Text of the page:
DALLAS (CBSDFW.COM) – Judy Bryant was a school teacher for 32 years and retired from Dallas ISD 11 years ago. Now, she’s worried health care costs will give her a serious math problem.
“Say our premiums were to double or some talking about even tripling, that would be really a disaster,” Bryant says.
Bryant says her premium could rise from $200 to $400 each month, and her yearly deductible could go up from $1,000 to $4,000.
She’s not alone.
More than 260,000 retired teachers, custodians, and other support staff in Texas are facing the same situation.
It’s all because the fund for retired teachers and support staff, called TRS-Care, is facing a more than $1 billion dollar shortfall.
This is the case even after the legislature provided $768 million for the 2016-17 budget years.
Bryant blames state lawmakers for going back on their promise to guarantee their health care. “They have never funded it properly. Each session, every two years, they just put a band-aid on it, throw some money at it instead of actually changing the formula for funding it.”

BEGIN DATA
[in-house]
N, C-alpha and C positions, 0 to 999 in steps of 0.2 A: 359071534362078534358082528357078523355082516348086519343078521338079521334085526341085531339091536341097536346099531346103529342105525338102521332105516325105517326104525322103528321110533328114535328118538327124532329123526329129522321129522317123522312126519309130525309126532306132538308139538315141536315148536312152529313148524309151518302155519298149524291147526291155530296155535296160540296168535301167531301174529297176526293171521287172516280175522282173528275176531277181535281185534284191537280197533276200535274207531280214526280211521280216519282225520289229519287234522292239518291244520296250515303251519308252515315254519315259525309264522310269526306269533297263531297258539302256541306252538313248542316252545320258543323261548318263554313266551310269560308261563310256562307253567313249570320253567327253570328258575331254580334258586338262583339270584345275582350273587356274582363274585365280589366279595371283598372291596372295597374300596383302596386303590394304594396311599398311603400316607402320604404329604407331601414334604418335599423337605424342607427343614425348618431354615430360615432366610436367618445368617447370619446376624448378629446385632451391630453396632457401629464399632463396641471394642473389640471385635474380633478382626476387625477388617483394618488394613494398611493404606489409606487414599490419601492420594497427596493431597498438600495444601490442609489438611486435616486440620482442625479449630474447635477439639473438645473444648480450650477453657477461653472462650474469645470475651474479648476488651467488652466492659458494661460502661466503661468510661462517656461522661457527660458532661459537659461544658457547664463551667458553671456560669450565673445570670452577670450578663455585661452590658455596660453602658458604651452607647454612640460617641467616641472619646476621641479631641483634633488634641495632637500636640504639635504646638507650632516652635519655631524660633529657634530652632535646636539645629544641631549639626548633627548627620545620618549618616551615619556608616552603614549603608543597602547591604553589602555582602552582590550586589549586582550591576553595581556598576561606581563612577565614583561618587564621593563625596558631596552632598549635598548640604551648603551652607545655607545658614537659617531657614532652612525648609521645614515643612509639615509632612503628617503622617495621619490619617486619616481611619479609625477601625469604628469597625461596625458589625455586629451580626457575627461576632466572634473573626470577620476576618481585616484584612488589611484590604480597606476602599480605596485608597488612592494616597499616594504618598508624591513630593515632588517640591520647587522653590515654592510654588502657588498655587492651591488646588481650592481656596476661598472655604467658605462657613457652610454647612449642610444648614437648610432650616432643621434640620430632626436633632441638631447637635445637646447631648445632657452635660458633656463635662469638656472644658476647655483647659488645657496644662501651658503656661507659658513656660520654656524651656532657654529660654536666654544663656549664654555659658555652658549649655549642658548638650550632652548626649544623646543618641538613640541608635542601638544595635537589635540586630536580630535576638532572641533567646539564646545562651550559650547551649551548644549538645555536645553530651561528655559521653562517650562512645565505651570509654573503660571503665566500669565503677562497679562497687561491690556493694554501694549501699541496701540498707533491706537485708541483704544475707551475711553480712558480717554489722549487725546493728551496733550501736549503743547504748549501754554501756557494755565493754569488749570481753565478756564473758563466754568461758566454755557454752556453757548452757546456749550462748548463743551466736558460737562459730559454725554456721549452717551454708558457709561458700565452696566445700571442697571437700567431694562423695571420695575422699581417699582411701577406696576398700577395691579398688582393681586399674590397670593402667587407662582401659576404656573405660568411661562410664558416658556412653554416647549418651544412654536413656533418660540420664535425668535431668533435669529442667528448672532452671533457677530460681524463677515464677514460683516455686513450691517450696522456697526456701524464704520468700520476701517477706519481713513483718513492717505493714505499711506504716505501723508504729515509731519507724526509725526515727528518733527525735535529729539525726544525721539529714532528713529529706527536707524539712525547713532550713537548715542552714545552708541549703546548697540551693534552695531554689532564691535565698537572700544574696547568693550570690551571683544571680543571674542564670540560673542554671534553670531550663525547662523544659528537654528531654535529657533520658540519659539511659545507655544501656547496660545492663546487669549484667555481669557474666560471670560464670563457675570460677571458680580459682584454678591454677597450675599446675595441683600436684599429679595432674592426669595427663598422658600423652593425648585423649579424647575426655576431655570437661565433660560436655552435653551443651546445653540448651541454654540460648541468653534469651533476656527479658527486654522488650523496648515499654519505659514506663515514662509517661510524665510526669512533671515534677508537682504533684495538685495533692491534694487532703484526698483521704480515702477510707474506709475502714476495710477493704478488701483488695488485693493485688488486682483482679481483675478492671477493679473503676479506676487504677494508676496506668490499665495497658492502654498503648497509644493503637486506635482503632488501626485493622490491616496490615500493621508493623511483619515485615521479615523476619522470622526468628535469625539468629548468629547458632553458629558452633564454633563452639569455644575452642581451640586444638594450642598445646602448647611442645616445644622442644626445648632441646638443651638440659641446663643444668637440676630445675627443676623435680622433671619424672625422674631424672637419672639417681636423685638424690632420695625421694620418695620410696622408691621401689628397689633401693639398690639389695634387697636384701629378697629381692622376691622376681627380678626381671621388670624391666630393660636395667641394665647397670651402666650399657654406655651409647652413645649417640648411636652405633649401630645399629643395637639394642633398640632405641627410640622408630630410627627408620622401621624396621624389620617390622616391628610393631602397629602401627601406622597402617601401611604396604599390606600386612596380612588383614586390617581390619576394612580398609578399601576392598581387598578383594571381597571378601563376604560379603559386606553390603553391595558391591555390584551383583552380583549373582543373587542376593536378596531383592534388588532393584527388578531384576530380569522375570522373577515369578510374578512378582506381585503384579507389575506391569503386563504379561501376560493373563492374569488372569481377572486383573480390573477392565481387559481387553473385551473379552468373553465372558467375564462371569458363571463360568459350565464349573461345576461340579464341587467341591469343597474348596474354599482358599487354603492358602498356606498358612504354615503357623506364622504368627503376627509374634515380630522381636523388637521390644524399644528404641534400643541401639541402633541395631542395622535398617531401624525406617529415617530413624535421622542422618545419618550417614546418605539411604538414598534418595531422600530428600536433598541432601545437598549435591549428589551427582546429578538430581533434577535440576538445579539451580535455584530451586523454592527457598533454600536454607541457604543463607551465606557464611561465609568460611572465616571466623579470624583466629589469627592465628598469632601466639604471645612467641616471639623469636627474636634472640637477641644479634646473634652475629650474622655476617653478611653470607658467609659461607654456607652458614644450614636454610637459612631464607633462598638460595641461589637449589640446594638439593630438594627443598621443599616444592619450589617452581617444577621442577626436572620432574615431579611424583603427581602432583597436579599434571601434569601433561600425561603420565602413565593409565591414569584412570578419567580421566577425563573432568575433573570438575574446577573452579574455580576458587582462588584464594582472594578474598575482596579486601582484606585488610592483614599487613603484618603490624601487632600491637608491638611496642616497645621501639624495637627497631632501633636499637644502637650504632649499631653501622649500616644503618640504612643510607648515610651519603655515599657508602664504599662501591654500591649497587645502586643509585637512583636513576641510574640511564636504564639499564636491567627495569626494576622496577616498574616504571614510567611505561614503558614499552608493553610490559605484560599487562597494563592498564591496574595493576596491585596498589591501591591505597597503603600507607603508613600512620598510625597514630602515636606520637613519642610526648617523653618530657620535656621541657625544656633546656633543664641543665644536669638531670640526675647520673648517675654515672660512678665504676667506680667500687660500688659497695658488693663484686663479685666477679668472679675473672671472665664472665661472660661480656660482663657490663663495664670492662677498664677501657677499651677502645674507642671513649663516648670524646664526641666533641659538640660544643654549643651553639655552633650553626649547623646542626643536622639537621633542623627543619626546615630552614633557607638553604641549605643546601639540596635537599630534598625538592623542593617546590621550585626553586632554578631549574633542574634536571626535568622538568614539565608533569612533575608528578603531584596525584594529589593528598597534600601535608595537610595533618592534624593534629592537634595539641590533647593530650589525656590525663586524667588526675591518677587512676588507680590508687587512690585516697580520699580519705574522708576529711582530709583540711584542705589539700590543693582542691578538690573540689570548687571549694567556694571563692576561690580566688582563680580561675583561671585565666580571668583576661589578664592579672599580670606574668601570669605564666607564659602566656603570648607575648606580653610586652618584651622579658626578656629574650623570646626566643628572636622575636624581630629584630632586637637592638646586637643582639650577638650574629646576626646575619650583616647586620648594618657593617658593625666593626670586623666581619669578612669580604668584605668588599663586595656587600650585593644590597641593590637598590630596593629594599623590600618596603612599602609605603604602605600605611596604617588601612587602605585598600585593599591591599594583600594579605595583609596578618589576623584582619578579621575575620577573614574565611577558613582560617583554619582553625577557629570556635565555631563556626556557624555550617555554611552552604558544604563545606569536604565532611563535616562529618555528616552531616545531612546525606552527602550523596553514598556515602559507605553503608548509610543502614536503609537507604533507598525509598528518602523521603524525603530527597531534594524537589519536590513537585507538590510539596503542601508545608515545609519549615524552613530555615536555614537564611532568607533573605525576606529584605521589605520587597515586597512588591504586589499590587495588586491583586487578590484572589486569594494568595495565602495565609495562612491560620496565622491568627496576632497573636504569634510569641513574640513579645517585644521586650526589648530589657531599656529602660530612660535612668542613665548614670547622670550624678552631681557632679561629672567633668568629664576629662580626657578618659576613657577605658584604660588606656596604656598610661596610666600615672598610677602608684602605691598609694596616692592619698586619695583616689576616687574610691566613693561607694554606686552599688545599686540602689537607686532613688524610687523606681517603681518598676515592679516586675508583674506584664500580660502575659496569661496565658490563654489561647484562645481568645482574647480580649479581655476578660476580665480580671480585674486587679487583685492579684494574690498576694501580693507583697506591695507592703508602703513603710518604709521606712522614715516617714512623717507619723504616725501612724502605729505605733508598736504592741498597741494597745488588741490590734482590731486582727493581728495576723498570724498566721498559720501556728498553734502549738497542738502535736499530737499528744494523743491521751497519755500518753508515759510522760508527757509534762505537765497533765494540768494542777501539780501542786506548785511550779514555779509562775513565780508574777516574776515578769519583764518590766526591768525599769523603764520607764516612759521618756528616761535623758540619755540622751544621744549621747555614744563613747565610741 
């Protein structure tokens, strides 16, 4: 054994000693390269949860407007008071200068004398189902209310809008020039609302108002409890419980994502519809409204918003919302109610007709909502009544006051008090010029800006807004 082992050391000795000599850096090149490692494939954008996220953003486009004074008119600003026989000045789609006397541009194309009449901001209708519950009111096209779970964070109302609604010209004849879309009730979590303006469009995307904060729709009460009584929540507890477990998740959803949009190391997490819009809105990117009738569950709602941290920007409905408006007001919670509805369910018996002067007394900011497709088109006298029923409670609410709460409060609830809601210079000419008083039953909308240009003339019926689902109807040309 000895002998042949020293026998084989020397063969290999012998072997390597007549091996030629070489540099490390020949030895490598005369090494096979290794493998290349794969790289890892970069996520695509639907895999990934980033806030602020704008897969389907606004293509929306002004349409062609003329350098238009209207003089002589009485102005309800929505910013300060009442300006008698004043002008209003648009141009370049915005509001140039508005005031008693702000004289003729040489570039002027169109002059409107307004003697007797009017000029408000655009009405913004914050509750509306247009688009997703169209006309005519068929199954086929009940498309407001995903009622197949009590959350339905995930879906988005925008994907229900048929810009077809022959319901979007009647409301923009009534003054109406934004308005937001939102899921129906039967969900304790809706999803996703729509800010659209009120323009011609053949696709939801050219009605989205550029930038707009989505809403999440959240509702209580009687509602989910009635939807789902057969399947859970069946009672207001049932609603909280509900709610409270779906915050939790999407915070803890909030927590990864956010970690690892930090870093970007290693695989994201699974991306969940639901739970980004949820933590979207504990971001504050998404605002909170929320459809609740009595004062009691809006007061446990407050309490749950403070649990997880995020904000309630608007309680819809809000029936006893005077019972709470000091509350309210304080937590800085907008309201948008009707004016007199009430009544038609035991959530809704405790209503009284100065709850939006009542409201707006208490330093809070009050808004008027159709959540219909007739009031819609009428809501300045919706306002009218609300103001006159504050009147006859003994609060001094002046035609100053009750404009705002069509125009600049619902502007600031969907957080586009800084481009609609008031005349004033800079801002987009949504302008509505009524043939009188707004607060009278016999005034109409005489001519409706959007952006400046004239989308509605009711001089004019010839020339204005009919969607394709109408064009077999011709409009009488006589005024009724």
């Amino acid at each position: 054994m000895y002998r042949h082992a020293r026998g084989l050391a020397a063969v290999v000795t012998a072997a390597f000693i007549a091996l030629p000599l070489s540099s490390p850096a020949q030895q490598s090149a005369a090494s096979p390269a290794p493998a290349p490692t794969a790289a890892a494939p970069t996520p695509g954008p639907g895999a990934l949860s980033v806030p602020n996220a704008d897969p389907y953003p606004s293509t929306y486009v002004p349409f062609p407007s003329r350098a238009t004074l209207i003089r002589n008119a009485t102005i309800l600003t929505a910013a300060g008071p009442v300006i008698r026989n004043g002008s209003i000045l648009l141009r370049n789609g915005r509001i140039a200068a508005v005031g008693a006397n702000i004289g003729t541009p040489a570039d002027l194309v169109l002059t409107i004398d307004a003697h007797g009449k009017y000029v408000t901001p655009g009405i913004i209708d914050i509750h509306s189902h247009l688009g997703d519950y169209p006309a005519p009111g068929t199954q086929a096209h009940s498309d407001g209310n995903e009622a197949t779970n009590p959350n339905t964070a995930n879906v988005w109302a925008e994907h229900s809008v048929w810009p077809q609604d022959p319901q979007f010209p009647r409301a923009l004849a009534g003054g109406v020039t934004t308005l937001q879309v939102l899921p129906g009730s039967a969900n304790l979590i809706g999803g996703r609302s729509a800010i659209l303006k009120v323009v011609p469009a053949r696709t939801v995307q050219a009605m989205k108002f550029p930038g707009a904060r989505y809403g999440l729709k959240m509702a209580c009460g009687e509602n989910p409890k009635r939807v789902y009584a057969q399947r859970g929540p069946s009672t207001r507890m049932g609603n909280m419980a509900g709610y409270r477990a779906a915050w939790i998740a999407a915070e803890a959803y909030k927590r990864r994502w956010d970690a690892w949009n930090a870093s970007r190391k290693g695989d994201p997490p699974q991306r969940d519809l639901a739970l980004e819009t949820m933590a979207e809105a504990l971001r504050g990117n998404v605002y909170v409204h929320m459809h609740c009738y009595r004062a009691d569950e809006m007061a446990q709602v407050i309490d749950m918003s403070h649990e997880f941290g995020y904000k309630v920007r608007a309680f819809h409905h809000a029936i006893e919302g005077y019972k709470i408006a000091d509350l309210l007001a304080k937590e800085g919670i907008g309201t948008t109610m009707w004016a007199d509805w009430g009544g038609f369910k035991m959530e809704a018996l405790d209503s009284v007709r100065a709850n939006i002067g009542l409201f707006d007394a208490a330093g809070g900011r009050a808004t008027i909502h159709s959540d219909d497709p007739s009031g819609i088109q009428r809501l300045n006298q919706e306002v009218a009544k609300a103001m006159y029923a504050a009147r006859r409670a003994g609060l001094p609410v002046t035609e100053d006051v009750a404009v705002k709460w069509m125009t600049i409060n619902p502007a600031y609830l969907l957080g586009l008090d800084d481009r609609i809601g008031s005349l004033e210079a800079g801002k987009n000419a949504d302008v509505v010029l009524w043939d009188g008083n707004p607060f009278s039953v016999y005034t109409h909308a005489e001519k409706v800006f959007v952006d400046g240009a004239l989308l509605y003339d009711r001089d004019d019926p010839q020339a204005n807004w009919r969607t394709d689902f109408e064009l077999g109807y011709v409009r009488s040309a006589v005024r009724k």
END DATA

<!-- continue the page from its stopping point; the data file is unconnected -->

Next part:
For some retirees, the TRS-Care is their main policy. For others like Bryant who are on medicare, TRS-Care is a supplemental policy.
Bryant says she’s also concerned a change in the state plan will force her to see new doctors. “If there are certain doctors that I’ve seen for years and years and years, that I trust and everything else, I would really hate to change.”
Other retirees raised the issue at a recent town hall meeting in Plano.
One man told state Rep. Matt Shaheen, R-Plano, “You guys feel as if you have some kind of moral authority to yank the rug out from under us.”
Shaheen replied, “We’re trying to fix the problem.”
He said health care costs are rising nationally and that this is no different. “We do need to make structural changes the way health care is provided. Otherwise, we’re going to run out of money and you won’t have any healthcare.”
There are about 20,000 new retirees added to the TRS-Care plan each year.
The Texas House has voted to inject an extra $500 million into the fund, but the Texas Senate voted to increase funding by $316 million.
So until a compromise is reached, Bryant says she and others will remain uncertain about how much more they’ll have to pay.
Bryant says she hopes lawmakers can learn a lesson. “I’d like to remind all of the state lawmakers that each one of them got where they are because of teachers.”